Walking with; Nobody
Wainwright is allegedly described Borrowdale as “the loveliest square mile in the Lake District”, it is also the wettest in terms of annual rainfall with the hamlet of Seathwaite taking the honours and receiving around 3.15 metres of rain a year! So, I couldn’t really be surprised as I pulled into the carpark at Rosthwaite that the cloud was low and the rain starting to fall. I took the path across the fields towards the Youth Hostel where I was staying for the night before following the banks of the fast flowing Derwent towards the ominously named “Jaws of Borrowdale”. It got wetter. By the time I started the ascent of Castle Crag,(the smallest Wainwright and the only one under 1000 feet), picking my way through the leafless skeletons of the trees the rain was bouncing off my hood, off the branches and even the Robins were looking for shelter in the Holly. Small it maybe, but Castle Crags is steep and by the time I had made my way through the slate workings and up the wiggles to the War Memorial on the summit I was breathing hard. There was still enough of a view to make the effort worthwhile. Ahead through the cloud lay the village of Grange and Derwentwater and below me Borrowdale lay bisected by the Derwent.
I descended onto a section of the Allerdale Ramble, a 54 mile route running from Seathwaite to the coast at Grune Point and followed it’s gentle route until I reached the tumbling waters of Tongue Gill where I headed uphill through the ruins of Rigghead Quarry, atmospherically spooky as the light levels dropped, and onto the plateau of High Scawdell. In front of me Dale Head was blanketed in snow and looked magnificent. High Scawdell was covered in a scruffy layer of light snow which crunched underfoot as I made my way across to the partially frozen Launchy Tarn before the vertiginous descent down Scaleclose Gill back to the Allerdale Ramble which I followed down into Seatoller before retracing my steps back to Rosthwaite and The Scafell Hotel http://www.scafell.co.uk/ where a pint in front of an open fire helped to dry out my gear! Bed for the night was at the Borrowdale Youth Hostel, http://www.yha.org.uk/hostel/borrowdale where I made the most ofanother fire and another pint or two!
It was minus three when I left the hostel full of porridge and a full English, but the sky was blue and there was not a cloud in sight. Wasdale Head always feels remote, but although Seathwaite has many nearer geographical neighbours it really feels extremely remote and must be a rough place to Winter.The path leads away from the hamlet with Base Brown and Glaramara towering on either side and both tops were well dusted with snow. Crossing Grains Gill at Stockley Bridge which afforded excellent views of Taylorgill Force, the icy path looped round Greenhow Knott before following Styhead Gill up to the eponymous tarn. The snow on Green and Great Gables looked beautiful in the sunshine but until the tarn was reached there wasn’t much underfoot and with almost nobody else around and the sun warm if weak, it was a grand spot for a coffee and flapjack! Leaving Styhead I continued on through deepening snow up to Sprinkling Tarn and then onwards to the foot of Allen Crags. I’d considered heading over to Glaramara but the snow was getting ever deeper (I was passed by a couple pushing on further up complete with skis) and so after snapping a few more Scott of the Antarctic style photos of footprints in virgin snow, I dropped back down to the summit of Seathwaite Fell for lunch and to drink in the views.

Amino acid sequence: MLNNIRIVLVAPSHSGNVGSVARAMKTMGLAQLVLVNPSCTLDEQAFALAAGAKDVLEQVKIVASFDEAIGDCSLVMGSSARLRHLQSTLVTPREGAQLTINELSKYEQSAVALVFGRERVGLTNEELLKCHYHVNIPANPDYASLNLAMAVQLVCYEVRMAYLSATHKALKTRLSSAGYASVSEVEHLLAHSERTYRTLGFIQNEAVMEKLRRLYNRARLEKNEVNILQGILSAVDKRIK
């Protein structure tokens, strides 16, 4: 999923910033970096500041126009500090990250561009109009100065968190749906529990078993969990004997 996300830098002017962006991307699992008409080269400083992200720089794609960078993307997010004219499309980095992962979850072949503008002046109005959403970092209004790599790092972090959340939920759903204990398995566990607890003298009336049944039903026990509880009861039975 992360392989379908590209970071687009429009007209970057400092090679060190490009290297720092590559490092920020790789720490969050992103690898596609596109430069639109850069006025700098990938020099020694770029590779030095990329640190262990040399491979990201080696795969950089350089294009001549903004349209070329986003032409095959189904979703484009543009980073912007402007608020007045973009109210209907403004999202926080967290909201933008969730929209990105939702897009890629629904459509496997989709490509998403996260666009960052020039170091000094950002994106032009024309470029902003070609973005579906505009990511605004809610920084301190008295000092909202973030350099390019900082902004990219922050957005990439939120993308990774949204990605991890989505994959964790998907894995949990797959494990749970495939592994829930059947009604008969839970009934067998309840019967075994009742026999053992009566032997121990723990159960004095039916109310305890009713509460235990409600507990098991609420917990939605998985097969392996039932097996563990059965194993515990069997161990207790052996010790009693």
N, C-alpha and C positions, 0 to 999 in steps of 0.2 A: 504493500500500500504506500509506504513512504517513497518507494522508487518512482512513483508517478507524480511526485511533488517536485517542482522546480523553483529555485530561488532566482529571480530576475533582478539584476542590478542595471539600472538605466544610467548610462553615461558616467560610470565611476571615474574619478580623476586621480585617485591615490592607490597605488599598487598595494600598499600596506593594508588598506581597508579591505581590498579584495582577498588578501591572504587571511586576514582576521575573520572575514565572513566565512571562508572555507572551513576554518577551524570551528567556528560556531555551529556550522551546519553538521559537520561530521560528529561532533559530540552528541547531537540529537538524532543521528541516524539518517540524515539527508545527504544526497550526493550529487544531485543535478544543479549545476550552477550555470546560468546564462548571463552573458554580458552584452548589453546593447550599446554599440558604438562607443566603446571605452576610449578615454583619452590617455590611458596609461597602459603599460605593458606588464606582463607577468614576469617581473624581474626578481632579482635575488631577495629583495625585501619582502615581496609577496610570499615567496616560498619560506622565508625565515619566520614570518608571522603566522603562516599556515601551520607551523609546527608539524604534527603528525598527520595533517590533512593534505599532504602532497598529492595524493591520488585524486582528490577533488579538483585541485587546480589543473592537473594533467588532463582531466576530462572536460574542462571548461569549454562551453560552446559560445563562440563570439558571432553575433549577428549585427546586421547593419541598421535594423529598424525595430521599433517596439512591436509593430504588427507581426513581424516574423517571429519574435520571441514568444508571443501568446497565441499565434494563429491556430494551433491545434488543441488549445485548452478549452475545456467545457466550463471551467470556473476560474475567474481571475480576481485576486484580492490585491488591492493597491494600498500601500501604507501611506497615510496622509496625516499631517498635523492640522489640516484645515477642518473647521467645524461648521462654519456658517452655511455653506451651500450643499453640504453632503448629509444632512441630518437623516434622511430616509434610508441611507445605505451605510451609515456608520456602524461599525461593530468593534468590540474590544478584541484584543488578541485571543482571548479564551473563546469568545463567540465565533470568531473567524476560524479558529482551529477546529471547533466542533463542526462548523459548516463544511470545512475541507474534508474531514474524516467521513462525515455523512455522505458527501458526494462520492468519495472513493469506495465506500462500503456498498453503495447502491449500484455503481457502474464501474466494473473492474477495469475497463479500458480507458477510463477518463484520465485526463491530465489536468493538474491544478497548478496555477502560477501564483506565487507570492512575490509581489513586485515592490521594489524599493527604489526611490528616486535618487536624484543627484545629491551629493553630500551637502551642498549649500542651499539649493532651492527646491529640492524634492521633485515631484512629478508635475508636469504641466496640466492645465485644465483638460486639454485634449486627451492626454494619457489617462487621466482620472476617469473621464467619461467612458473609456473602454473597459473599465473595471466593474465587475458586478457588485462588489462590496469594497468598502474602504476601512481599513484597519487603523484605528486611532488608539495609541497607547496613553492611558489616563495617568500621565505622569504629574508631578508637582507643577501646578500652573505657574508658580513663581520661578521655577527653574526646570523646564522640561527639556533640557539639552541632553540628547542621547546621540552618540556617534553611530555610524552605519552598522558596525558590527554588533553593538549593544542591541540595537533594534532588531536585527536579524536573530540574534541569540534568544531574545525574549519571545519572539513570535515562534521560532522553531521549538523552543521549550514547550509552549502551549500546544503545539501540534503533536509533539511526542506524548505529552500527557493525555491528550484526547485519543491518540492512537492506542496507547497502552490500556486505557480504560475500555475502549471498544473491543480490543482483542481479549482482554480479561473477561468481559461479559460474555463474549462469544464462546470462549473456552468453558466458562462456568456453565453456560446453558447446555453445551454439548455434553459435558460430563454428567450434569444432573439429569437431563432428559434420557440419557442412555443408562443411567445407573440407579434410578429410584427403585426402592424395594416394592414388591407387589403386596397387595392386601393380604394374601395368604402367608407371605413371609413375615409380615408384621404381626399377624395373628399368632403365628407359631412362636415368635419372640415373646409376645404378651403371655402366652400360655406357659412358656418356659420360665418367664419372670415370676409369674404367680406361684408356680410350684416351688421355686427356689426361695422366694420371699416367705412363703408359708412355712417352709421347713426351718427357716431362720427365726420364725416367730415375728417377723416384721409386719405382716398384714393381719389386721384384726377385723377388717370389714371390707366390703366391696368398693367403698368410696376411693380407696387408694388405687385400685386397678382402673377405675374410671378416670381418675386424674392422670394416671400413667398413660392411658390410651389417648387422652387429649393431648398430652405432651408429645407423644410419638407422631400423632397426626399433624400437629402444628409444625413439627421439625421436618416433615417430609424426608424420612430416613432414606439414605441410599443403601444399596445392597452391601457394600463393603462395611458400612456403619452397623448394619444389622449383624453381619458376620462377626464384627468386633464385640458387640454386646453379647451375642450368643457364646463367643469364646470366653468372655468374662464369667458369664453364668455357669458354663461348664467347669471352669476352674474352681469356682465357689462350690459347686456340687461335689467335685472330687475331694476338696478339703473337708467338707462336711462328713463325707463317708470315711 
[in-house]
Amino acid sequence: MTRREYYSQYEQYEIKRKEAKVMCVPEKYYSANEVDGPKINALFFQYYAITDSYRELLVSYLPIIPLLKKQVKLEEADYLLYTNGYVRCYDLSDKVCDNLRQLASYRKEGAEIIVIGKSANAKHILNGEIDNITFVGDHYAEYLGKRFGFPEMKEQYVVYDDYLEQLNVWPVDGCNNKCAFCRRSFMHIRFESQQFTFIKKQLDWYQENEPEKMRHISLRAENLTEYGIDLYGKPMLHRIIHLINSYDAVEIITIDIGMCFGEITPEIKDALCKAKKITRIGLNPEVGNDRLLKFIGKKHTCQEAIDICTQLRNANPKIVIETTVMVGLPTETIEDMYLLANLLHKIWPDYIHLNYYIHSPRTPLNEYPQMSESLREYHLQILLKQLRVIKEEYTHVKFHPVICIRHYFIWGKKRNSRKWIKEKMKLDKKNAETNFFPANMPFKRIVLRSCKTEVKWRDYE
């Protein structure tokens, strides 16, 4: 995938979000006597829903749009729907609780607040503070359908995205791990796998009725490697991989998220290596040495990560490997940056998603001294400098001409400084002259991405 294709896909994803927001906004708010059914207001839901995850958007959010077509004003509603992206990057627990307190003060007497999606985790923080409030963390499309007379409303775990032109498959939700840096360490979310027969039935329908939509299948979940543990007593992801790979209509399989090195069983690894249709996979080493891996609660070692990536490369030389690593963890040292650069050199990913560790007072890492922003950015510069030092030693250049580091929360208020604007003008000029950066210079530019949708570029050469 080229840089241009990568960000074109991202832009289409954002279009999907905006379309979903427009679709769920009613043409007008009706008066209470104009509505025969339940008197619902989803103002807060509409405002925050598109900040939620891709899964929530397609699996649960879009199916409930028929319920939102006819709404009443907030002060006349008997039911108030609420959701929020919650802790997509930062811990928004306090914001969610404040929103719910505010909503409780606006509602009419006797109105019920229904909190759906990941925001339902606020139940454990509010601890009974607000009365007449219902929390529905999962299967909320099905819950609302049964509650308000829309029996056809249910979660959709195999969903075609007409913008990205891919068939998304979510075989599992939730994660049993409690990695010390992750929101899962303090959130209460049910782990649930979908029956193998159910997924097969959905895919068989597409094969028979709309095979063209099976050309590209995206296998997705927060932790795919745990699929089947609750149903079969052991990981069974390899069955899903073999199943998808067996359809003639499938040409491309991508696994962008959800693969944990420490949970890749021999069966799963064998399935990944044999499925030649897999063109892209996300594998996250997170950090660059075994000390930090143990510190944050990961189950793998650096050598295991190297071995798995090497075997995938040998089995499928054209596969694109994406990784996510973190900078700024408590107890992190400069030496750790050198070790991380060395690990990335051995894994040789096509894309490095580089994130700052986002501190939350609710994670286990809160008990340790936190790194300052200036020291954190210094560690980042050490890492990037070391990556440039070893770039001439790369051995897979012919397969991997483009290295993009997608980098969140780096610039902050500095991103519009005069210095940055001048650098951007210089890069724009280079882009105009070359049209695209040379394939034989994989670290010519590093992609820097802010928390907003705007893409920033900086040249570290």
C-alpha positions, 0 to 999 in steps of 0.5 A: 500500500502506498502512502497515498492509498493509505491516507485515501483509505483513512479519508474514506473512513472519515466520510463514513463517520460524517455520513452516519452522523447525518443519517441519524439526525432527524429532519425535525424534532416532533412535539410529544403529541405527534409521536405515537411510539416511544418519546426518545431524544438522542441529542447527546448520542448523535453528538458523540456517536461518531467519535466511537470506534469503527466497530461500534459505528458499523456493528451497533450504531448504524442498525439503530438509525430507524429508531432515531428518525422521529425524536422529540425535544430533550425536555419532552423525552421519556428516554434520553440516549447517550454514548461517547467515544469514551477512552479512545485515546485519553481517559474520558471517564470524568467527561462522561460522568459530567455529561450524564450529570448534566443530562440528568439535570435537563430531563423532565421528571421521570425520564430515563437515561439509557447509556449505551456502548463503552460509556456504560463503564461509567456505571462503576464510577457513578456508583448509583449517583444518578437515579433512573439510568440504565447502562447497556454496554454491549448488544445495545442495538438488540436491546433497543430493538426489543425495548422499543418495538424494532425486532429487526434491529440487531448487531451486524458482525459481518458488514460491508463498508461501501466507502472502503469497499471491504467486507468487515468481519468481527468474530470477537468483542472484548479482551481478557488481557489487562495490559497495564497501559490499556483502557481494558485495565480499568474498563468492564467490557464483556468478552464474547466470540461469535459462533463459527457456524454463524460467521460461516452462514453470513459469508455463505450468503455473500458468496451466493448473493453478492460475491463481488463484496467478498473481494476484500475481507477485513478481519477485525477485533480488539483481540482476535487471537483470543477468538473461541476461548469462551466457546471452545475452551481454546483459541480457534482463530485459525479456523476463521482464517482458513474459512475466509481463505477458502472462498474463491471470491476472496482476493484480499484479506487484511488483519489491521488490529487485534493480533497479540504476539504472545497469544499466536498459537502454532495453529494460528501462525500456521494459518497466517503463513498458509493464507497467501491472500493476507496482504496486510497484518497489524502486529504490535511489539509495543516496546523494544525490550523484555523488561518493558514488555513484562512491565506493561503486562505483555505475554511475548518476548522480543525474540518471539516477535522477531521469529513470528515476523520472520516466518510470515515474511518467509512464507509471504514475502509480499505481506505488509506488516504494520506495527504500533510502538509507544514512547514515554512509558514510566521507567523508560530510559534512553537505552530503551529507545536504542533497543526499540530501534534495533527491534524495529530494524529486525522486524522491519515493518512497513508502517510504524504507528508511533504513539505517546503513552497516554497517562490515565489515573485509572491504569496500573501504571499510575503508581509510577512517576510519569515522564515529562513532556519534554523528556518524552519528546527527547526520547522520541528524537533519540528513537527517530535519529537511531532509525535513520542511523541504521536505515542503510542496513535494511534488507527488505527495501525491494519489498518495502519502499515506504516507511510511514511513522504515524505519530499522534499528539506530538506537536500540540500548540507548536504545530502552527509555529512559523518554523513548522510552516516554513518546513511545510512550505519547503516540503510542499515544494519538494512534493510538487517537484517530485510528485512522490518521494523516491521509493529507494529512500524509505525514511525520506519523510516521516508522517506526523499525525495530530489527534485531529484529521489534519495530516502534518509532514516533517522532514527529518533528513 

Snow makes everything seem more adventurous, turns a walk into a trek, makes you feel as if you are pushing the boundaries and makes an amazing landscape, yet more amazing. It envelops the countryside in silence and yesterday there was nowhere else I’d rather have been!